And though Megan is quick to deny it, Enrique insists he could not have gotten into his high school without her help. During his eighth grade year, he sat down with Megan and Keri, the evening tutoring coordinator, to discuss the high school he wanted to attend. He was attracted to Lake View for multiple reasons—they had a STEM (Science, Technology, Engineering and Math) program, offered art classes, and of course, they didn’t require students to wear uniforms. As part of Enrique’s application, he had to write an essay about the neighborhood in which he grew up. Megan prompted Enrique to think about different details he could include in his essay and assisted him in organizing his thoughts into an outline. When he found out he was accepted into Lake View, Enrique “just felt so happy.”

            This year, the pair’s goal is to continue working on essays and writing thesis statements, a skill that will no doubt come in handy when Enrique eventually starts applying to colleges.  Although he doesn’t really like to think too much about the future, he says he might like to become an artist, or maybe a photographer. He also likes to sing and wants to travel the world. In the meantime, though, he’s focused on getting through the next few years of high school—and he’s grateful to have Megan’s help along the way.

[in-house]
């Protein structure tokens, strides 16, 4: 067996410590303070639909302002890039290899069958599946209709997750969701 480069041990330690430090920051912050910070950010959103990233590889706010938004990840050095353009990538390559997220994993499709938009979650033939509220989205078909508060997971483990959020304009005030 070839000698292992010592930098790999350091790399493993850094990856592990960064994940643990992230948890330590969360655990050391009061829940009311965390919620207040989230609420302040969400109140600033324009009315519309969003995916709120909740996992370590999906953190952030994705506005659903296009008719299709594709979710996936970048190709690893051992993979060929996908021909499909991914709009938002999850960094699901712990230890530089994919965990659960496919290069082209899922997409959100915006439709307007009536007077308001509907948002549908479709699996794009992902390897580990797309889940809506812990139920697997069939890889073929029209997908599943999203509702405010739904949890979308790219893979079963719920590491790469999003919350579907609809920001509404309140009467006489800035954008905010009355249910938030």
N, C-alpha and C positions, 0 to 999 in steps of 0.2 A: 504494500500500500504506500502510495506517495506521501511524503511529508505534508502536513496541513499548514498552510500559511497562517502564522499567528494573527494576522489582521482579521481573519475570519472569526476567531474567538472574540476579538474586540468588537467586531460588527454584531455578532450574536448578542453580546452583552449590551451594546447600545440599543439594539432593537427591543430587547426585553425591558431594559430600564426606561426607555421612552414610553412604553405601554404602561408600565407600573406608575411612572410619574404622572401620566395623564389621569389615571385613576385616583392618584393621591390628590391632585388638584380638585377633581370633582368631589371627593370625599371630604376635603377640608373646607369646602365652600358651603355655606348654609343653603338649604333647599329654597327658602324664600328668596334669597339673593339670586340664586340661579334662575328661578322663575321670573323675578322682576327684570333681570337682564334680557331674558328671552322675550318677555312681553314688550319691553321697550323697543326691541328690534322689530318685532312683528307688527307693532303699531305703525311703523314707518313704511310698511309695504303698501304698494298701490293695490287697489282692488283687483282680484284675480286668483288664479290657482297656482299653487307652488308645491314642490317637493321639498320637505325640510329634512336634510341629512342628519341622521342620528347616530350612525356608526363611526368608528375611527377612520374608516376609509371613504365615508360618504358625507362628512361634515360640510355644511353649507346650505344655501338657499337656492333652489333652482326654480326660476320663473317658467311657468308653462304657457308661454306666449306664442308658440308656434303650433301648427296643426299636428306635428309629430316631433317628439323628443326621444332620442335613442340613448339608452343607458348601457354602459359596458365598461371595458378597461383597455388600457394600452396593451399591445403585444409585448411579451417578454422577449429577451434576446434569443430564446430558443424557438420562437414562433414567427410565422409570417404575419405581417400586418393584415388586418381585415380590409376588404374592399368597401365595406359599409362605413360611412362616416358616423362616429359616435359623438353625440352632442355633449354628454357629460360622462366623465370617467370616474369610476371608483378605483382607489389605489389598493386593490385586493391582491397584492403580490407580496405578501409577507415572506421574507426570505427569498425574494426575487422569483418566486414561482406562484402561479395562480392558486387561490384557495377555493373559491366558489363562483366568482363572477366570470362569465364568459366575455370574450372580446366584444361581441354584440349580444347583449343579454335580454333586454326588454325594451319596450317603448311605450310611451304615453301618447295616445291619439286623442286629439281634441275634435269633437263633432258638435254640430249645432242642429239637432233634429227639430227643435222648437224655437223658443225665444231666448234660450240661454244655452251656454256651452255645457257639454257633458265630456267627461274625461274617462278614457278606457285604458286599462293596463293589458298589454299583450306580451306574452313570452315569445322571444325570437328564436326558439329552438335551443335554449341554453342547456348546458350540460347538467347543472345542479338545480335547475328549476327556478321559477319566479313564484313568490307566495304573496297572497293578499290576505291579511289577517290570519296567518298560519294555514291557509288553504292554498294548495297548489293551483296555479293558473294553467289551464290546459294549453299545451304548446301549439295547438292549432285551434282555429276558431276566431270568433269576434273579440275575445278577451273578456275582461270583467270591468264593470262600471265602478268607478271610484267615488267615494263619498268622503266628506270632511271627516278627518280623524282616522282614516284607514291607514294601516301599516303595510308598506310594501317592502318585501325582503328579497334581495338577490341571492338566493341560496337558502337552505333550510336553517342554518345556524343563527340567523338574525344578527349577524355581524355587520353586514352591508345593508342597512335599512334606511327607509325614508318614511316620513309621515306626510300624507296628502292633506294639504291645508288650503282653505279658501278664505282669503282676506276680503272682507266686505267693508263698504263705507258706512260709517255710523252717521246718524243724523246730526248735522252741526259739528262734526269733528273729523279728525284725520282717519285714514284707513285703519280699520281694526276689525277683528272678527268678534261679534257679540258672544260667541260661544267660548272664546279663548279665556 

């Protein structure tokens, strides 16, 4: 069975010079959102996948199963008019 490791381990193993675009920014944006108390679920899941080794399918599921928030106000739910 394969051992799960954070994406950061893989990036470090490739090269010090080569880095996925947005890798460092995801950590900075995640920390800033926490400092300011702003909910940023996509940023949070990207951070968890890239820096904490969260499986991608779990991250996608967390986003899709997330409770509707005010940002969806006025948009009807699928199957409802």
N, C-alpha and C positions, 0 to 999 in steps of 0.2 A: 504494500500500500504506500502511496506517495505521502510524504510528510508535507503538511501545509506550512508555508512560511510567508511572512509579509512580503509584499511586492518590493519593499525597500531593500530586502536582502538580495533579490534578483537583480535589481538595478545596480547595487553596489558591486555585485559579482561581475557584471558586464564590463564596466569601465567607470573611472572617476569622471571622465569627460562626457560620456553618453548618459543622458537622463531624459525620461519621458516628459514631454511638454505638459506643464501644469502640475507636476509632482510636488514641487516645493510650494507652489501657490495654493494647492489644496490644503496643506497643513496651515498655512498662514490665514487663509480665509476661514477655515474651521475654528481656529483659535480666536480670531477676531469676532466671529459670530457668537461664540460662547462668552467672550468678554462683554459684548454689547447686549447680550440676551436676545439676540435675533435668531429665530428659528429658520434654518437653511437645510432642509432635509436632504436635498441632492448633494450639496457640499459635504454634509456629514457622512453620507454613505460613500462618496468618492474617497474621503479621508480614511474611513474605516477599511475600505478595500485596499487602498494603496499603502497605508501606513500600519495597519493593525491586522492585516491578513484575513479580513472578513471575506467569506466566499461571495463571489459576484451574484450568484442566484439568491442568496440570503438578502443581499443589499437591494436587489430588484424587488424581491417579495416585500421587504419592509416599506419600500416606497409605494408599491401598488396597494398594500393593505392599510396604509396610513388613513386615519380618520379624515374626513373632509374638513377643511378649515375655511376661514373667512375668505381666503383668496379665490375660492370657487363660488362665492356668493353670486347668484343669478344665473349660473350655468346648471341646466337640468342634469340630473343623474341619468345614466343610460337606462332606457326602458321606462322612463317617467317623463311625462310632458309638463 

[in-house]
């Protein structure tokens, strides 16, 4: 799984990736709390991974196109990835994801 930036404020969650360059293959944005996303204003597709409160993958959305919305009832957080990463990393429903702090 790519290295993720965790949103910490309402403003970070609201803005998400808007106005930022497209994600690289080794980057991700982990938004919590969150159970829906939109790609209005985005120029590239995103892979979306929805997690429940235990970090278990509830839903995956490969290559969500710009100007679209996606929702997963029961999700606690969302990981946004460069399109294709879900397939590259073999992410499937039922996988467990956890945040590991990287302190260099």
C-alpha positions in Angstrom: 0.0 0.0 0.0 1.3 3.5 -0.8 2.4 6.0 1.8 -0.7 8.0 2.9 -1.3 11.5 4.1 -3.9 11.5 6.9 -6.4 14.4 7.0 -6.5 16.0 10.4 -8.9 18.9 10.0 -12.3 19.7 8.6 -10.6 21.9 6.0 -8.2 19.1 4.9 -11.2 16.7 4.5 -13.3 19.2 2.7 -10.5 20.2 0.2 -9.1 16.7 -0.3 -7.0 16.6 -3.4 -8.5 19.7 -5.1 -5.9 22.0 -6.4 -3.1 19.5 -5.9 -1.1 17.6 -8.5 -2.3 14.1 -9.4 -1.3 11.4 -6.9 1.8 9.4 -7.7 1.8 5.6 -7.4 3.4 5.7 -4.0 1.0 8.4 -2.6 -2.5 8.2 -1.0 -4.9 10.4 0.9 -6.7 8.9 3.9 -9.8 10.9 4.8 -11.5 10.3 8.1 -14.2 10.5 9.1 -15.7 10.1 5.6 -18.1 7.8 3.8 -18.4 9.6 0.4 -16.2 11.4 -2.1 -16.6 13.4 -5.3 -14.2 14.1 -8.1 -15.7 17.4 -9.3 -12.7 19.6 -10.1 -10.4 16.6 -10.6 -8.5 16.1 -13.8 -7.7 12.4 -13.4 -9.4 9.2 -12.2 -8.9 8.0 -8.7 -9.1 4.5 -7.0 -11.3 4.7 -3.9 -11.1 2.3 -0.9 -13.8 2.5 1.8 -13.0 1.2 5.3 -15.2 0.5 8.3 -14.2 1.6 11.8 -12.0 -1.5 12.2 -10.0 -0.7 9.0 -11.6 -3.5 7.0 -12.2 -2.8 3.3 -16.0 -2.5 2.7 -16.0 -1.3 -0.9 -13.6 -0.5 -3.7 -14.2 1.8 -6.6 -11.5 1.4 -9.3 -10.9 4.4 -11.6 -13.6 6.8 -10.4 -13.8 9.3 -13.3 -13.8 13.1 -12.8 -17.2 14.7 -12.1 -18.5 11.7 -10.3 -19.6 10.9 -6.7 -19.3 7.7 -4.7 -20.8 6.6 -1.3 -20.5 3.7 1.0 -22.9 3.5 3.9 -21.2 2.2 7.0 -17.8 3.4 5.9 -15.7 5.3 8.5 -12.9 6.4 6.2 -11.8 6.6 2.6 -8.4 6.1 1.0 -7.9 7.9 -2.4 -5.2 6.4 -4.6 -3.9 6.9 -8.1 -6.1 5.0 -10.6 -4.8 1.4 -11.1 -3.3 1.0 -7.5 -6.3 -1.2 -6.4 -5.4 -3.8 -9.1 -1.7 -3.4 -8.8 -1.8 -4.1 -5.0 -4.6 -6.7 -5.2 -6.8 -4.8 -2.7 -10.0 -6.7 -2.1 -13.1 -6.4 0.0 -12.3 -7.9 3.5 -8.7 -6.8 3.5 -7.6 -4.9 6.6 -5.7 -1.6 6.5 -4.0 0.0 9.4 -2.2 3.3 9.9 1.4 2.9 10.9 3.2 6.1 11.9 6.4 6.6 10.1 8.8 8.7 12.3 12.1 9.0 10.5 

Faces of Family Matters | Part 1


“Growing up, violence was a big thing in this community, and still is to this day. Walking home from school, in the park we saw crazy things, and we could come to Family Matters and talk about what we’d seen. One girl came to programing one day and shared that she had just seen a man pull out a belt and start beating his girlfriend in the park. That was the day we started talking about domestic violence. Every girl had something to share about something she’d seen or had heard or had happened in her family. We were so young and knew so much about rape, about domestic violence. Children shouldn’t see that at a young age. Being a young teen in this area, you see and experience so many things.